We’ve passed a few seasonal milestones this year, and already I find myself looking back to review if I best maximized my springtime ventures. The solstice has passed and summer has formally started, but traces of spring continue to push to the front of my memory.
I can admit in past years I’ve considered spring blooms to be dainty and fragile in quality ; their lightness or pastel color, smaller sizing of the flowers, shorter bloom-time than some of their summertime peers. Majority of our native springtime wildflowers remain low to the ground and short in stature. Visually, the appearance completes the notion of primavera.
In research I’ve come to better understand just what risks springtime blooms encounter and what mechanisms they’ve developed in response. Competition exists not only for adequate seed dispersal [as is the case for all flowering plants], but battle also exists with the oncoming growth of taller vegetation that will restrict sunlight to the local floor. To combat this countdown, vernal plants throw blooms against the risk of snow and frost to gain advantage over their neighbors. The hardiness of these flowers is no longer in question.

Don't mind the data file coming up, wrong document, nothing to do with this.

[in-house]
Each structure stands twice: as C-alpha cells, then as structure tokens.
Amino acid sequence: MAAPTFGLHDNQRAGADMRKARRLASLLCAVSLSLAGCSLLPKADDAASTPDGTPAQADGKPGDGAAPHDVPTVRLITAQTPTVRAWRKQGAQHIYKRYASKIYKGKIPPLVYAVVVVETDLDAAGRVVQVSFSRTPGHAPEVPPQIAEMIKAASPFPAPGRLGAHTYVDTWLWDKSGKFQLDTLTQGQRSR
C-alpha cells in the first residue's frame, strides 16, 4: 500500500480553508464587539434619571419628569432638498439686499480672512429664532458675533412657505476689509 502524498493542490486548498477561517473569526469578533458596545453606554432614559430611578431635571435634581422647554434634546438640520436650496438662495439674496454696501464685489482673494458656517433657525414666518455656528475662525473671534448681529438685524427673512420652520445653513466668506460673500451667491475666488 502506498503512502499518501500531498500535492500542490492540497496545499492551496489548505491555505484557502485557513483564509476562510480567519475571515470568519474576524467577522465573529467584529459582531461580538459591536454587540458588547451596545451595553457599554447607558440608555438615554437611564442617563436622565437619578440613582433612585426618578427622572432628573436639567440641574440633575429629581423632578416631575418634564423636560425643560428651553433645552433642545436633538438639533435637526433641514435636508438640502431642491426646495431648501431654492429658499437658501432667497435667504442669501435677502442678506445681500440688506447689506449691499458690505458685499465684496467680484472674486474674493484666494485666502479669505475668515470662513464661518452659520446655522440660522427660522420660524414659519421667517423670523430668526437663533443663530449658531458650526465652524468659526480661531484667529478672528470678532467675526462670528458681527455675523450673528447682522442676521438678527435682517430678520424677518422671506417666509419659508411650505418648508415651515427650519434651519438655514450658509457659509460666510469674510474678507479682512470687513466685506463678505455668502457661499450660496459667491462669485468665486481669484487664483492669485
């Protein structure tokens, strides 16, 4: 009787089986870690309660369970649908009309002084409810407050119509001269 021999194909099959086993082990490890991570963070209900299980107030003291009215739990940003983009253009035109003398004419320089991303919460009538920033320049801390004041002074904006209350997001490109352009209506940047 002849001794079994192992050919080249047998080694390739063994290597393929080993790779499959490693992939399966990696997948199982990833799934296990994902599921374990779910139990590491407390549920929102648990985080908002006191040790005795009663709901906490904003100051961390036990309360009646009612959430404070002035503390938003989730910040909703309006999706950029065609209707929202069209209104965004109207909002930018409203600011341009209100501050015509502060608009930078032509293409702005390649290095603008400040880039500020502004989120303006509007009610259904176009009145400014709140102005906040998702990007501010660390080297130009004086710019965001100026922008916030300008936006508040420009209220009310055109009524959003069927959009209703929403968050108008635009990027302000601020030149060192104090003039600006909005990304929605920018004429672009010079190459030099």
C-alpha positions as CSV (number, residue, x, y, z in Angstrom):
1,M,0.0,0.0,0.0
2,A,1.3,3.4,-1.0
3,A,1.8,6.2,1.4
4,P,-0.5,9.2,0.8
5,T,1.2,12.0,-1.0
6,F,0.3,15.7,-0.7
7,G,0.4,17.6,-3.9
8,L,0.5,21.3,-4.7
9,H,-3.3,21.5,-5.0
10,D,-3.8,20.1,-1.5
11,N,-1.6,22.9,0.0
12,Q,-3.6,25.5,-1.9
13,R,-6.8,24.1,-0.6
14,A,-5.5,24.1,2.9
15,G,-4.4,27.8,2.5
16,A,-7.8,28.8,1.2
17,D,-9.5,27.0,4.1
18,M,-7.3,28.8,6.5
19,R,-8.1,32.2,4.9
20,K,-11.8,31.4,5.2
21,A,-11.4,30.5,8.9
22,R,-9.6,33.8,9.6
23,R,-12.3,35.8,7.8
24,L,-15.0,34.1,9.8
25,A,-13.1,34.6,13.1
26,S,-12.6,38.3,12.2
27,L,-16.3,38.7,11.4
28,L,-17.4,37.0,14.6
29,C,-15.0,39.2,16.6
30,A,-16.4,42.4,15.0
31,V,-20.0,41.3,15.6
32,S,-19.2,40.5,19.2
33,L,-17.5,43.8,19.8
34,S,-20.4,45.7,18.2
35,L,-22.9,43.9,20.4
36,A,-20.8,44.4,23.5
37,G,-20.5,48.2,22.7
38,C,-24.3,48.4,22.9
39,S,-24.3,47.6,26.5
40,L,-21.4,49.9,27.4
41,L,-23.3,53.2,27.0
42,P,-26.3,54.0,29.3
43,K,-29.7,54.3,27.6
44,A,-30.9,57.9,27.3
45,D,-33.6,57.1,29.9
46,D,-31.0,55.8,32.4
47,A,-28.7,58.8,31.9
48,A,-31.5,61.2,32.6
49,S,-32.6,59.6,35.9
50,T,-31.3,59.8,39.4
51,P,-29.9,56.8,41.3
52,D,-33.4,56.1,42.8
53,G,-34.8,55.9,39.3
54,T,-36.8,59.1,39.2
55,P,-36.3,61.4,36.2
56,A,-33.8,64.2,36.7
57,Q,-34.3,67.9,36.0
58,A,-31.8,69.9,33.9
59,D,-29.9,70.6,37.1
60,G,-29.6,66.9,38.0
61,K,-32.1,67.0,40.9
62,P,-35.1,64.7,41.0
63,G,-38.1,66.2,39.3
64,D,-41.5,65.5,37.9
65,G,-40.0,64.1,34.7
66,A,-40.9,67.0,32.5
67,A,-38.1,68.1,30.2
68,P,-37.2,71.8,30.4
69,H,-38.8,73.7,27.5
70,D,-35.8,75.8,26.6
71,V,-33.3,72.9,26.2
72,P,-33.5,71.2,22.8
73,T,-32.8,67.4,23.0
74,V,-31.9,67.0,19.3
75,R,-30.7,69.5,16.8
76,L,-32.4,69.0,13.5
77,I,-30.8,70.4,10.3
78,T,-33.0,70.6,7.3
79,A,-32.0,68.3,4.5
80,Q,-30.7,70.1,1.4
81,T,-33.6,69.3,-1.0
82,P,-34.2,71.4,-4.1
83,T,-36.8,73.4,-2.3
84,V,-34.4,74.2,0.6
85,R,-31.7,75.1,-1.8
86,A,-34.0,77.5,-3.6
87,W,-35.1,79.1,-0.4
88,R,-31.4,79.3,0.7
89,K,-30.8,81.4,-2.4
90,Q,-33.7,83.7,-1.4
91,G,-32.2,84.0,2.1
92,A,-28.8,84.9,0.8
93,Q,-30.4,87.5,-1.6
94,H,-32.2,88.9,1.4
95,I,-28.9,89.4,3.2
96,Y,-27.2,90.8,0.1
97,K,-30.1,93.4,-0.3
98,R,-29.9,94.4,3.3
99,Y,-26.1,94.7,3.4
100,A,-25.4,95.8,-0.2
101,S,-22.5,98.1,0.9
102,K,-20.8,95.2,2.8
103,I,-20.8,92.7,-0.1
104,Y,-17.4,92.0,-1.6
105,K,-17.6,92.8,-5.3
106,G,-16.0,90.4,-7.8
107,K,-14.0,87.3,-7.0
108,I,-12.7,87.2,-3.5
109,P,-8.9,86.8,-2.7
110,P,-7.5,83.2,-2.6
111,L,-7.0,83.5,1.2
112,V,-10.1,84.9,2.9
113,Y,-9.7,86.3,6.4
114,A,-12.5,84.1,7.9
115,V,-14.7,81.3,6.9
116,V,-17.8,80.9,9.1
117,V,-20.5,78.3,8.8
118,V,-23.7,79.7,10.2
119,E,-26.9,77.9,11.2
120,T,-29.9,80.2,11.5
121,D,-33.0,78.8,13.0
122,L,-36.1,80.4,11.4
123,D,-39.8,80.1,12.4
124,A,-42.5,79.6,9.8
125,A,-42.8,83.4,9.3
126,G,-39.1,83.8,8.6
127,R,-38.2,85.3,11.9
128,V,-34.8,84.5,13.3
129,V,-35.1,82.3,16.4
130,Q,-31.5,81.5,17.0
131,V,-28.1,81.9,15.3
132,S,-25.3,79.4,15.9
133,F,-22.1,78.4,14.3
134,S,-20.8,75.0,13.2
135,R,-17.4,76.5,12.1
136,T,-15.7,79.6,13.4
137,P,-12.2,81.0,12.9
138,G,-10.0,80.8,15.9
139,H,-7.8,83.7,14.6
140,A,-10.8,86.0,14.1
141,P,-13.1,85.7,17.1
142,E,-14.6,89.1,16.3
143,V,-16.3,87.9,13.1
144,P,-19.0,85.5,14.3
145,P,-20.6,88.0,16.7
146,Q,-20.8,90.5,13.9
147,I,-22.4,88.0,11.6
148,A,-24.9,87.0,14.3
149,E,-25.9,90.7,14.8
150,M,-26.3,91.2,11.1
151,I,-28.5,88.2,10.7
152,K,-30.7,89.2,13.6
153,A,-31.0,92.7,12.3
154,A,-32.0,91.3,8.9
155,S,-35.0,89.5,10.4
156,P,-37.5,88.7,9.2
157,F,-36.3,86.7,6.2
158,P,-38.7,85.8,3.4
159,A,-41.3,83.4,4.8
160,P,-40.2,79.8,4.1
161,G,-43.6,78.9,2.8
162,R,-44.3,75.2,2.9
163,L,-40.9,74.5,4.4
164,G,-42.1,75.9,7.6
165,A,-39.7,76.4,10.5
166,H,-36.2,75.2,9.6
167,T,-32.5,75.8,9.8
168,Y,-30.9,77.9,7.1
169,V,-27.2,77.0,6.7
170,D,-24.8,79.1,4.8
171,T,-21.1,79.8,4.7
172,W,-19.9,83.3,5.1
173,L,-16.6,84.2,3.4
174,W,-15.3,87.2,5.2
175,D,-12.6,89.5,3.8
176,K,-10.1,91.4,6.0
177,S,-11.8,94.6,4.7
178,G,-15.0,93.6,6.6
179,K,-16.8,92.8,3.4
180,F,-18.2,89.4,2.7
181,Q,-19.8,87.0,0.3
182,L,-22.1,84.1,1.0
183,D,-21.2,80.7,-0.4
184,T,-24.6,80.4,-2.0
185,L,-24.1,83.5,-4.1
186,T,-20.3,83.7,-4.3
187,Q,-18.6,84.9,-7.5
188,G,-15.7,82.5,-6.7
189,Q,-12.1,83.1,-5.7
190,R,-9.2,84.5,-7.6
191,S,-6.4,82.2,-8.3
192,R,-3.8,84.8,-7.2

Throwing early blooms in Chicago also permits overlap to the short window of bird migration season. Whether or not this garners a larger number of possible seed-carriers or not, I could not speak to. But increased diversity in those birds that rely on early seeds, and the possibility of longer range distribution must play a role in scope of habitat somehow.
With all these factors culminating for just a brief time, spring blooming flowers should perhaps instill a sense of wild resilience. Those first bursts of color out of the cold winter ground are truthfully far from the dainty fleeting vegetation I once assumed.
What will become of our ephemeral wildflowers as the global climate shifts towards a hotter standard? I note this year's spring felt to be much shorter than those of my childhood - with scorching temperatures and sunburns as early as May. As we see temperatures gradually rise (ontop of supplementing factors such as the Urban Heat Island), I can only anticipate a natural shift towards those plants with preference for high heat and drought-like conditions.
How will a potential shortening of our vernal season change the biodiversity of our parks and prairies? What food will remain for those early rising bees and foragers, those birds on migration routes through our region? What delights of color will we be left to search for after months of mud and snow?
Written by OOFD Adult Overnight Director and Board President - Breanna Bertacchi
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